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Suppose $X,Y$ are smooth varieties over $\mathbb{C}$, and let $K_i \in D^b(X \times Y), i=1,2$ be objects in the derived category of bounded complex of coherent sheaves on $X \times Y$. Then there are Fourier-Mukai functors (FM functors) $\Phi_{K_i}$ from $D^{b}(X)$ to $D^b(Y)$ associated to kernel $K_i$:

$$F \mapsto q_{*}(K_i\otimes p^*(F)).$$ (here pullback, tensor and pusshfoward are all in the derived sense, and $p: X\times Y \to X$, $q: X \times Y \to Y$ are projections.)

My question is: if there is a natural transformation $G: \Phi_{K_1} \to \Phi_{K_2}$ respect derived categories, then does $G$ necessary come from a morphism of kernel $K_1 \to K_2$?

Somehow, I feel if one can write $\Phi_{K_1} \circ \Phi^{-1}_{K_2}$ (I use $\Phi^{-1}_{K_2}$ to denote some adjunct functor of $\Phi_{K_2}$), then it is also a FM transform, and by the uniqueness of FM kernel, one should get some morphism between the kernels. But I am not quite sure...

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  • $\begingroup$ The FM kernel is not always unique for functors which are not fully faithful. See, for example, the article arxiv.org/abs/1009.5577. $\endgroup$ – naf May 4 '14 at 7:54
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    $\begingroup$ The functor $\Phi:D^b(X\times Y) \to Fun(D^b(X),D^b(Y))$ is known to be neither faithful nor full. $\endgroup$ – Sasha May 4 '14 at 8:36
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    $\begingroup$ However, the corresponding statement at the level of dg-categories is true: $\mathbf{D}(X \times Y) = \underline{\mathbf{Hom}}(\mathbf{D}(X), \mathbf{D}(Y))$, so that morphisms of integral kernels correspond to morphisms of the induced dg-functors (note though that the Hom means the internal Hom in the localization of the category of dg-categories with respect to the quasi-equivalences). $\endgroup$ – AAK May 4 '14 at 8:45
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This is somewhat sad, but I think (part of) what we've learned from the whole triangulated-vs-dg story is the following pseudo-statement: the bare category of functors Fun(D(X),D(Y)) is the wrong thing to take -- it should be replaced the category D(X x Y).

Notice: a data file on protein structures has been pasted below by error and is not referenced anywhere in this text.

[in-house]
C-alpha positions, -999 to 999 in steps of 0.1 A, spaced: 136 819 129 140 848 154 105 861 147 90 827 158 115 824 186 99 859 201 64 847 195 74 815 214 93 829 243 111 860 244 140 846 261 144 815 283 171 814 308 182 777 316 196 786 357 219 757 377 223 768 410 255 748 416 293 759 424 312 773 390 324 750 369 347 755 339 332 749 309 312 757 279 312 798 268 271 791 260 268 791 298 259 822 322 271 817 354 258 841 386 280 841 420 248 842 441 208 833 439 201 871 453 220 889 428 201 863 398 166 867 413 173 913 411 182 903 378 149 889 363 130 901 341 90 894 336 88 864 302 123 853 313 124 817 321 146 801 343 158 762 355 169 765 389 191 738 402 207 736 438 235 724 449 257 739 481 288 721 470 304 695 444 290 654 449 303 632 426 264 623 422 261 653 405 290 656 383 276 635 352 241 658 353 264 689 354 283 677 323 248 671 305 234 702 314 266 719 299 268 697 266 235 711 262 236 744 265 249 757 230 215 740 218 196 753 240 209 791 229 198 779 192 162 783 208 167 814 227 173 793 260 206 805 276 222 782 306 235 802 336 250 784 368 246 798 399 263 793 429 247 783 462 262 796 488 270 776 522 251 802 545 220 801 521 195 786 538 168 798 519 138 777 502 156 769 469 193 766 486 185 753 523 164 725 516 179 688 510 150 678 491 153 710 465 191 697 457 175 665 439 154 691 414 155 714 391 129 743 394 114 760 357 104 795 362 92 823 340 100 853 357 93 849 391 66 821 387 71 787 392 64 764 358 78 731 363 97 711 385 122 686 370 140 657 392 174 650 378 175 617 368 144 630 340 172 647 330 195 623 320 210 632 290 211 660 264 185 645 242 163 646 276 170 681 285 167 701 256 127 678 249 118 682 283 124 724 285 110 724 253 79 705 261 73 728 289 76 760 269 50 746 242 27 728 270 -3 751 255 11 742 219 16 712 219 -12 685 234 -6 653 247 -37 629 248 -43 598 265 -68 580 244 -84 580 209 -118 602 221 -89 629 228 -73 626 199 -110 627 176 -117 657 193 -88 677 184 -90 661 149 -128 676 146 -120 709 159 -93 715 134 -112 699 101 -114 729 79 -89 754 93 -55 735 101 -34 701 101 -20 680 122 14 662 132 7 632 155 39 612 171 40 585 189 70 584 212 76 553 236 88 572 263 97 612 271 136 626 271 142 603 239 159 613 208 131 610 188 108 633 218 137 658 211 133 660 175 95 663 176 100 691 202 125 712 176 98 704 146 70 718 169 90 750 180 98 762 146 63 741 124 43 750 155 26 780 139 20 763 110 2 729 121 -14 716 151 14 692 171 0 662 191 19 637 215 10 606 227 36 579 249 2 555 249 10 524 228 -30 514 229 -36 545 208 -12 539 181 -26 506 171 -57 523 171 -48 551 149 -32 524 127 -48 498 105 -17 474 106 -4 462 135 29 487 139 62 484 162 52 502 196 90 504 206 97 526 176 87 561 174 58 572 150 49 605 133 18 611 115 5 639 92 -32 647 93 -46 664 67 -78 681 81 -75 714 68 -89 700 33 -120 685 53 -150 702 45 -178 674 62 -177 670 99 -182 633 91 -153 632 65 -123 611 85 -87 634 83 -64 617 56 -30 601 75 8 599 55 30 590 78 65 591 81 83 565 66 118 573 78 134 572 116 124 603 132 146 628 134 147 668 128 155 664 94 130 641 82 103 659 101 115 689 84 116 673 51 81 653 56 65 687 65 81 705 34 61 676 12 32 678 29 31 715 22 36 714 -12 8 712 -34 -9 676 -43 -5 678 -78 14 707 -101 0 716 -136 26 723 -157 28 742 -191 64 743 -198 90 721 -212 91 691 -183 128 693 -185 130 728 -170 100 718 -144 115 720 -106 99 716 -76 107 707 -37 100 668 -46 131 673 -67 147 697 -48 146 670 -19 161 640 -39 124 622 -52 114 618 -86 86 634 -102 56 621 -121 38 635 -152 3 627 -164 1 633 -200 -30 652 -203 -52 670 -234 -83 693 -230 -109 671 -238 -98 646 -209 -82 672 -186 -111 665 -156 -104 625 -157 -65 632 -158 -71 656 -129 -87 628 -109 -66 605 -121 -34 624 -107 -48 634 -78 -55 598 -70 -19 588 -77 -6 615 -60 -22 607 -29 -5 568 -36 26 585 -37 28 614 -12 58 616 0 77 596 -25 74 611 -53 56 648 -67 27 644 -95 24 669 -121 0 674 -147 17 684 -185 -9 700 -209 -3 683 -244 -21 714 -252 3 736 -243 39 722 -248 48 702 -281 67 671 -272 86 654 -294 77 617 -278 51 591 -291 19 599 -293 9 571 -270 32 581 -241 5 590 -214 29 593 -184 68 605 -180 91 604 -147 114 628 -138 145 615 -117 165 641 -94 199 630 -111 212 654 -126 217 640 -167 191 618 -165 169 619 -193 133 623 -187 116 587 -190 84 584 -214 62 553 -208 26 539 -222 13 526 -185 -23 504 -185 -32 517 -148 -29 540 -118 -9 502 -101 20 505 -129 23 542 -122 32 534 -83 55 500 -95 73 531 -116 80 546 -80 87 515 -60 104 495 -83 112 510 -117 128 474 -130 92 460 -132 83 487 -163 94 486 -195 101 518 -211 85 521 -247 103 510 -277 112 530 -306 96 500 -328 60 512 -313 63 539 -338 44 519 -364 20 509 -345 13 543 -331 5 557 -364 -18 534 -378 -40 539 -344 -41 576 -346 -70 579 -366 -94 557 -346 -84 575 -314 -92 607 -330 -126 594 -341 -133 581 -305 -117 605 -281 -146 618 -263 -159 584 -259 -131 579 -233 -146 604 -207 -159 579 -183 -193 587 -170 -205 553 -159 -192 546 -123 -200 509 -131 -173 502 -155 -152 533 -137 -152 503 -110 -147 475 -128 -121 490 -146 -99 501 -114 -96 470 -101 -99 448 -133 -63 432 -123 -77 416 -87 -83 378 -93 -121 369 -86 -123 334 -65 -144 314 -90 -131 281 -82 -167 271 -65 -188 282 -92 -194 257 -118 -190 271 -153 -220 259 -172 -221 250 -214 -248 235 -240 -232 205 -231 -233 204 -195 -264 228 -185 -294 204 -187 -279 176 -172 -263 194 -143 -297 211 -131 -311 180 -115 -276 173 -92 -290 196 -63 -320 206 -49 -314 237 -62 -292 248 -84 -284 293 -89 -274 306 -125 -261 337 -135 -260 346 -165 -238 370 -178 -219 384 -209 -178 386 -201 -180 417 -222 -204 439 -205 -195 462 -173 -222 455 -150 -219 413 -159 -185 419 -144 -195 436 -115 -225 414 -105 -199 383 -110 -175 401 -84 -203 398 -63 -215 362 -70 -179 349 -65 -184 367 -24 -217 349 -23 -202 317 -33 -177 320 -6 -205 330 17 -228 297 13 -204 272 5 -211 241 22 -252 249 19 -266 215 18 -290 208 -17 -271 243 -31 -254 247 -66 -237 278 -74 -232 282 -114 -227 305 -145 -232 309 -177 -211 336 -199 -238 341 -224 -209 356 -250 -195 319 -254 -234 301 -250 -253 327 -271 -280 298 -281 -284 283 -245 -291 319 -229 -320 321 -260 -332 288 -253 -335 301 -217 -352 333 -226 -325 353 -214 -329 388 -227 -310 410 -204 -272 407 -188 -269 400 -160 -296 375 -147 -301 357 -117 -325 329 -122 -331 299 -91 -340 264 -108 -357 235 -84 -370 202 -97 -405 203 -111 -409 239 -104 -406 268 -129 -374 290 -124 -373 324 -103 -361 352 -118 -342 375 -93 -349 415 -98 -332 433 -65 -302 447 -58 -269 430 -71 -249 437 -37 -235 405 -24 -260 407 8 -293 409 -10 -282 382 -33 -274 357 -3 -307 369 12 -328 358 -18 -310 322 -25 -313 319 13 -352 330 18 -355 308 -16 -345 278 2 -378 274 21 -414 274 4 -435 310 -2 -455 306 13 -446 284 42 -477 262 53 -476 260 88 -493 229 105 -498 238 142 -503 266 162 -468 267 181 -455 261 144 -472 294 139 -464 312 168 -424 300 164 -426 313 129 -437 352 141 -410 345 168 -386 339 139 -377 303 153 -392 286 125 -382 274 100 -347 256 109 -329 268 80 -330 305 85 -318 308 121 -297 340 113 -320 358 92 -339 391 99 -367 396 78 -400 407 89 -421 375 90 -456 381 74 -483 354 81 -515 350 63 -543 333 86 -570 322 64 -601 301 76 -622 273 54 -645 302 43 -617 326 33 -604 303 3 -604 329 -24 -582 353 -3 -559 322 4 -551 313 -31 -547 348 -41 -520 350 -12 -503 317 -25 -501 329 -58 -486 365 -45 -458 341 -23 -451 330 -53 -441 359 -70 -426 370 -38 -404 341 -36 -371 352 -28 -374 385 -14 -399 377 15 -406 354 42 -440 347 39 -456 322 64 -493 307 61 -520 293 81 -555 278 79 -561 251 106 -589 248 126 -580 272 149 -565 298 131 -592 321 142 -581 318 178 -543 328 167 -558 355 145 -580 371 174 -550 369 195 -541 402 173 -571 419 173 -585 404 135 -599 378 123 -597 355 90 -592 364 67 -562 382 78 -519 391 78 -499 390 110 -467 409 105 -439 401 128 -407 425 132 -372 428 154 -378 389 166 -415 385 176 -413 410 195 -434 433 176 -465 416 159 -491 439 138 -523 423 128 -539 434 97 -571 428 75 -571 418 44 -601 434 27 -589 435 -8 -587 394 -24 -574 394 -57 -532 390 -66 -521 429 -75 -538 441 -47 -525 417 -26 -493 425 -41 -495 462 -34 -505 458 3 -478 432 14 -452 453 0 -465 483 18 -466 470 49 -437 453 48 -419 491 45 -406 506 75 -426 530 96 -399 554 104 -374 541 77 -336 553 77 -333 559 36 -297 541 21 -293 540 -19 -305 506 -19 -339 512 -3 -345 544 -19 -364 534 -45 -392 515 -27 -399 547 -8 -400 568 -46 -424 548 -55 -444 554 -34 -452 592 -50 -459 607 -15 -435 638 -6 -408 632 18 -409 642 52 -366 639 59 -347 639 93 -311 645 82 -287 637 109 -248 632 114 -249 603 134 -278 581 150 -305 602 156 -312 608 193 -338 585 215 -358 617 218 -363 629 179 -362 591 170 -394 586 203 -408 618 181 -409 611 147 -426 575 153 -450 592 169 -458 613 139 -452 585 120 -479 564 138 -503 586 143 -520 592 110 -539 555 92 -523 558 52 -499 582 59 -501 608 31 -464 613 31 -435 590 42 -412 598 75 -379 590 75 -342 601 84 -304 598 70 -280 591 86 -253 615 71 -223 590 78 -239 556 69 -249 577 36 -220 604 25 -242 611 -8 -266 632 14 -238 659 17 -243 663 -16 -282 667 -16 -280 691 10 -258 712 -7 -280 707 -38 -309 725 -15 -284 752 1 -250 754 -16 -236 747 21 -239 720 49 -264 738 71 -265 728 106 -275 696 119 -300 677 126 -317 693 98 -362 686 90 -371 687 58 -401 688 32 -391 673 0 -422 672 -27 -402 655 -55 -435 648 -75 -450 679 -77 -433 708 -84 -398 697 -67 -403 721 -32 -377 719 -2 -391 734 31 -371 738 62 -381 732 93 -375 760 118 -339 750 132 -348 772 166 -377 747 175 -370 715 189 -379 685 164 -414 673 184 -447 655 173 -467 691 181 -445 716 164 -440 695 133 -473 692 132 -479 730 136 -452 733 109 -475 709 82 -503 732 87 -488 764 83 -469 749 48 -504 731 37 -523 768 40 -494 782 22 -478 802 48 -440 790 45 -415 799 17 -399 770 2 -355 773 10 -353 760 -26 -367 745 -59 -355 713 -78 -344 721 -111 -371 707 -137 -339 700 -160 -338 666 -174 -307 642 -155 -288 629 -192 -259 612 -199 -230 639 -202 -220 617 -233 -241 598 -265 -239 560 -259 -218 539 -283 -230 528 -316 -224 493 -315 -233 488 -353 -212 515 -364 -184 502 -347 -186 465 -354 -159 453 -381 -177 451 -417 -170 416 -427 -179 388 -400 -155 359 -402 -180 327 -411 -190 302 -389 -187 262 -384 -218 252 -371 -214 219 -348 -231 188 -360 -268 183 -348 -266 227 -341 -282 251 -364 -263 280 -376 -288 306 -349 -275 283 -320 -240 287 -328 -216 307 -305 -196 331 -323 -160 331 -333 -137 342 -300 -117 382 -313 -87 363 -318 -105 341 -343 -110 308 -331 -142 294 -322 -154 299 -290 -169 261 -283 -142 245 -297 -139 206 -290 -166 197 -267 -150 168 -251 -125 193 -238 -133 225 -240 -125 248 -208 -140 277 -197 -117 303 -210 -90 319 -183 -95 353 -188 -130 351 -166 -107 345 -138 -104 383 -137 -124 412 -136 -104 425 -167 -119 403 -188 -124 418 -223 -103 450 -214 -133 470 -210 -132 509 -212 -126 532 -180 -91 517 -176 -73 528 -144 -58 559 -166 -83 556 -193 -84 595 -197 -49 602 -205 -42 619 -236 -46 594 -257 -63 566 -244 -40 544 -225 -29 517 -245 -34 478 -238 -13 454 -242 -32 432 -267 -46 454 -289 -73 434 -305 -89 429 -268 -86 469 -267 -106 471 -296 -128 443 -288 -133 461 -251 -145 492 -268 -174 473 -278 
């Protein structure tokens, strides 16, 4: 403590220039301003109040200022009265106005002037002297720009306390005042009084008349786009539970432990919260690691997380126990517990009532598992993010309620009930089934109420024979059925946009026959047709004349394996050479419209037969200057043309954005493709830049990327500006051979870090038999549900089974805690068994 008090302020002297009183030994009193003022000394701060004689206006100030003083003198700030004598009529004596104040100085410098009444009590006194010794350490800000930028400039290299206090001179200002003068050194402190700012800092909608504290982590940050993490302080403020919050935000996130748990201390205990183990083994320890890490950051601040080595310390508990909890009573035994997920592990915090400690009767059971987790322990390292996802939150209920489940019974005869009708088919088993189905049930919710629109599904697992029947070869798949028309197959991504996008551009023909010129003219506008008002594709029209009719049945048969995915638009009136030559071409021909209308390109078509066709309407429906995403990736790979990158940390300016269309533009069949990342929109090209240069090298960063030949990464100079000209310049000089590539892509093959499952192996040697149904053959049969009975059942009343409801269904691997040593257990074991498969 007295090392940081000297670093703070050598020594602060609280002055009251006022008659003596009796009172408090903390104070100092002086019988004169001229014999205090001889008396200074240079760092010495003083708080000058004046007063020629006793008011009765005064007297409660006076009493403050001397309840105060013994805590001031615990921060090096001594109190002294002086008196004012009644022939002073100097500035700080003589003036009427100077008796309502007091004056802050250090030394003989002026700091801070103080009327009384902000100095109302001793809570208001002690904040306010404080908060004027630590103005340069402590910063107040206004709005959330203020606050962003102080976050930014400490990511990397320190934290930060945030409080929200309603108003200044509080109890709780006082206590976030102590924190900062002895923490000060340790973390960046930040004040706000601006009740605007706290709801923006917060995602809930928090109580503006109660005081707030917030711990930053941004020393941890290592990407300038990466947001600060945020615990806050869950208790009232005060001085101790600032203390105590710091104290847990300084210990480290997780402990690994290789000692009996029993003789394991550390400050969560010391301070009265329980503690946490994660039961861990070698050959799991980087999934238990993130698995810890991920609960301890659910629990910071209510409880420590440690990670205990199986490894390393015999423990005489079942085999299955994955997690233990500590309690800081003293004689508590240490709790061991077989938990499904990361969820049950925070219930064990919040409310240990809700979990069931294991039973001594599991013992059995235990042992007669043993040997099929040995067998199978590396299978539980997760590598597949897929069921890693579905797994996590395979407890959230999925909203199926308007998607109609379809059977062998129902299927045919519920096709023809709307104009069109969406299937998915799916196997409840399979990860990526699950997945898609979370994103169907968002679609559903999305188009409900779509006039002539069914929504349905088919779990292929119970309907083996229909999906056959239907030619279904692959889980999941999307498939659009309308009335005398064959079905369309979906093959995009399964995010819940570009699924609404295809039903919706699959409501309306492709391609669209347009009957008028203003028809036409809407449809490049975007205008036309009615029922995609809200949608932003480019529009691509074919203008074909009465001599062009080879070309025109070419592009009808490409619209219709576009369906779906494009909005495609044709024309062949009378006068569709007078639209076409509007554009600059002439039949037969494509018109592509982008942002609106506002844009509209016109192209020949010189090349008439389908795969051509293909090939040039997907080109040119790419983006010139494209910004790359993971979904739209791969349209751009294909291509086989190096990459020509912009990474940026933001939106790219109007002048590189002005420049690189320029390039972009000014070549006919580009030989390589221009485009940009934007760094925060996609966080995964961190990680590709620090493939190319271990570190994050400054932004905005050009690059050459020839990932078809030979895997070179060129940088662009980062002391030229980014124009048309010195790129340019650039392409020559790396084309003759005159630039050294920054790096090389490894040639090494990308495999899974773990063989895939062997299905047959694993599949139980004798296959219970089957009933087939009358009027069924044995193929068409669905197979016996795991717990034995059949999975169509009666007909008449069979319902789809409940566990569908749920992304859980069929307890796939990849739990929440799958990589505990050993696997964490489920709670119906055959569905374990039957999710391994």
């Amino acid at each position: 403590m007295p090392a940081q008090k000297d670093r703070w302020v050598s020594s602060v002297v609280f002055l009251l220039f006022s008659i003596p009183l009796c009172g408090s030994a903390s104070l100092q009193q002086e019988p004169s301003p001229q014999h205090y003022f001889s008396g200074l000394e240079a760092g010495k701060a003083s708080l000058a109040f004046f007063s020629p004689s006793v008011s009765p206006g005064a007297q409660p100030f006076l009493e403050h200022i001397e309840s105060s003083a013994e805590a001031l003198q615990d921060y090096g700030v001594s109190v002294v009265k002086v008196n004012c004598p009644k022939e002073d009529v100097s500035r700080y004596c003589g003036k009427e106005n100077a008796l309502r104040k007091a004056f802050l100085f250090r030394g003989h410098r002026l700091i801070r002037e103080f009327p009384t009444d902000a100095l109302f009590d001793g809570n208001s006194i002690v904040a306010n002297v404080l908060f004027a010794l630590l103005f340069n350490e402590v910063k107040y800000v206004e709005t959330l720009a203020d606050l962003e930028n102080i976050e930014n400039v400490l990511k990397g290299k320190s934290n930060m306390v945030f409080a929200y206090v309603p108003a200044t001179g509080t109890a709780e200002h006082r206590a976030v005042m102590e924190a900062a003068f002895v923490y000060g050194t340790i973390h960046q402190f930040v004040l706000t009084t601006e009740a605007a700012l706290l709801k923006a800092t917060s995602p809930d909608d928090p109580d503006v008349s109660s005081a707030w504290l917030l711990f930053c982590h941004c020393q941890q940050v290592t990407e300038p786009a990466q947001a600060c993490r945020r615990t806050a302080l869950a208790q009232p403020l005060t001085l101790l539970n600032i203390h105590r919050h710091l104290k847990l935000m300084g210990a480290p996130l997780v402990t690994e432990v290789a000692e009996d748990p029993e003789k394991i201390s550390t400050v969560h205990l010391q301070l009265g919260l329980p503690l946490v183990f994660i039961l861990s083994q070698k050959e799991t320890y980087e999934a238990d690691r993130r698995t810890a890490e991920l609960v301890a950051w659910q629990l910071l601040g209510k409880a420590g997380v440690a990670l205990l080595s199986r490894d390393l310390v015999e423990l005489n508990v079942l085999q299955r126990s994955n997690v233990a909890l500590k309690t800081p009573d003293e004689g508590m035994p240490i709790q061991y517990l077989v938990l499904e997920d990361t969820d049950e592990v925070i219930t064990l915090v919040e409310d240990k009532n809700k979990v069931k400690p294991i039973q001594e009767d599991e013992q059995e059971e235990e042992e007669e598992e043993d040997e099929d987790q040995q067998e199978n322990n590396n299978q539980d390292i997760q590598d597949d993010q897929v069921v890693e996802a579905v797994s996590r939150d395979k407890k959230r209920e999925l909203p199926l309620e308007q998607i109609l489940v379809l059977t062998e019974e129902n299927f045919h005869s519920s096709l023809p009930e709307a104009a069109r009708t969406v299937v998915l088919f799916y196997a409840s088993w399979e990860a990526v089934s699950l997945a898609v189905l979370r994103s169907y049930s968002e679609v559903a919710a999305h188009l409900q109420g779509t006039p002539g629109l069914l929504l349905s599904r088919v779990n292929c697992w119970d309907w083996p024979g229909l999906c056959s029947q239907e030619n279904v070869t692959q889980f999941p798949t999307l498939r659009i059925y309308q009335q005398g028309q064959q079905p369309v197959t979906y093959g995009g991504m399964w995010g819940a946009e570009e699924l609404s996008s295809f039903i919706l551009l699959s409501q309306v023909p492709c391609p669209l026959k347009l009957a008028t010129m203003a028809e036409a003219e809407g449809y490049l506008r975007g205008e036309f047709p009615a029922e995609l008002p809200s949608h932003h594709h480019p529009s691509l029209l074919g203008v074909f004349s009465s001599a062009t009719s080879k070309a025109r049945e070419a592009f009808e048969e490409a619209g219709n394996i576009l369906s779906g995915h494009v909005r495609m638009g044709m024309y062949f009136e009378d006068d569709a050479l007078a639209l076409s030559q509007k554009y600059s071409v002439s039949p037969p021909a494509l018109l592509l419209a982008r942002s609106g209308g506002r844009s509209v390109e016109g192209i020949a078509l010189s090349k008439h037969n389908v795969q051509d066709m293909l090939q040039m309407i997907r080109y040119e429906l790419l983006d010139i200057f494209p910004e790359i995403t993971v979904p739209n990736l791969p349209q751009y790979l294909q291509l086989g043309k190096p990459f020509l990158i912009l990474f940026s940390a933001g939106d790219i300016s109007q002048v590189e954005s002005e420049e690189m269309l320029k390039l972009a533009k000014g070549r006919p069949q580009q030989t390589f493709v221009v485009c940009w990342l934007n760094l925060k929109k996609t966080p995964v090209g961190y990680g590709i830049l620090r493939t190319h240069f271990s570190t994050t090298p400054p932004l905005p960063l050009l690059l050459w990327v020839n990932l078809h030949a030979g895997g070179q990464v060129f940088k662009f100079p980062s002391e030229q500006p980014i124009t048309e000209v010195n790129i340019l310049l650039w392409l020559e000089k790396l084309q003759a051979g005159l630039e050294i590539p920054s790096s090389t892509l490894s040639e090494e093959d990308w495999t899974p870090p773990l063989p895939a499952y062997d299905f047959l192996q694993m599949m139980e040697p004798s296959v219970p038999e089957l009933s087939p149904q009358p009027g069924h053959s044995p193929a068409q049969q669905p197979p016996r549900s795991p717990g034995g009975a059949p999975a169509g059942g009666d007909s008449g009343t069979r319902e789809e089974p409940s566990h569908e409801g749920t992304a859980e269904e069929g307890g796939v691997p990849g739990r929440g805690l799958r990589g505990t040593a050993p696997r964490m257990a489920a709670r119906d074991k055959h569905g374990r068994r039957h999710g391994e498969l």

There is a nice example, due to the usual Bondal-Orlov-Bridgeland people (Example 6.5 in Caldararu's notes), which illustrates this perfectly.

Thus, if you find something weird happening in Fun(D(X),D(Y)) you shouldn't be discouraged -- it's not your fault.

Of course, there are big names in the field (Canonaco and Stellari to name two) who might disagree with my initial pseudo-statement. It really depends on what you care about.

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  • $\begingroup$ Don't you rather want to say something like the (triangulated) functor category Fun(D(X), D(Y)) should be replaced by the category of dg-functors? $\endgroup$ – AAK May 25 '14 at 8:43
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    $\begingroup$ @Adeel: well, looking at your posts it's obvious that you are well versed in the dark $\infty$-arts. People like me tend to use a differet point of view. I am aware that $D(X)$ is actually the shadow of a stable $\infty$-category and that problems like descent and uniqueness of cones are solved if you take into account this higher structure. However, when I work on a problem I try to be as 1-categorical as I can. Since Toen has proved that $dg-Fun(D(X),D(Y))=D(X \times Y)$, I might as well think of everything as a kernel. That way I can bypass dg-land entirely. (but you are quite right) $\endgroup$ – bananastack May 25 '14 at 12:30

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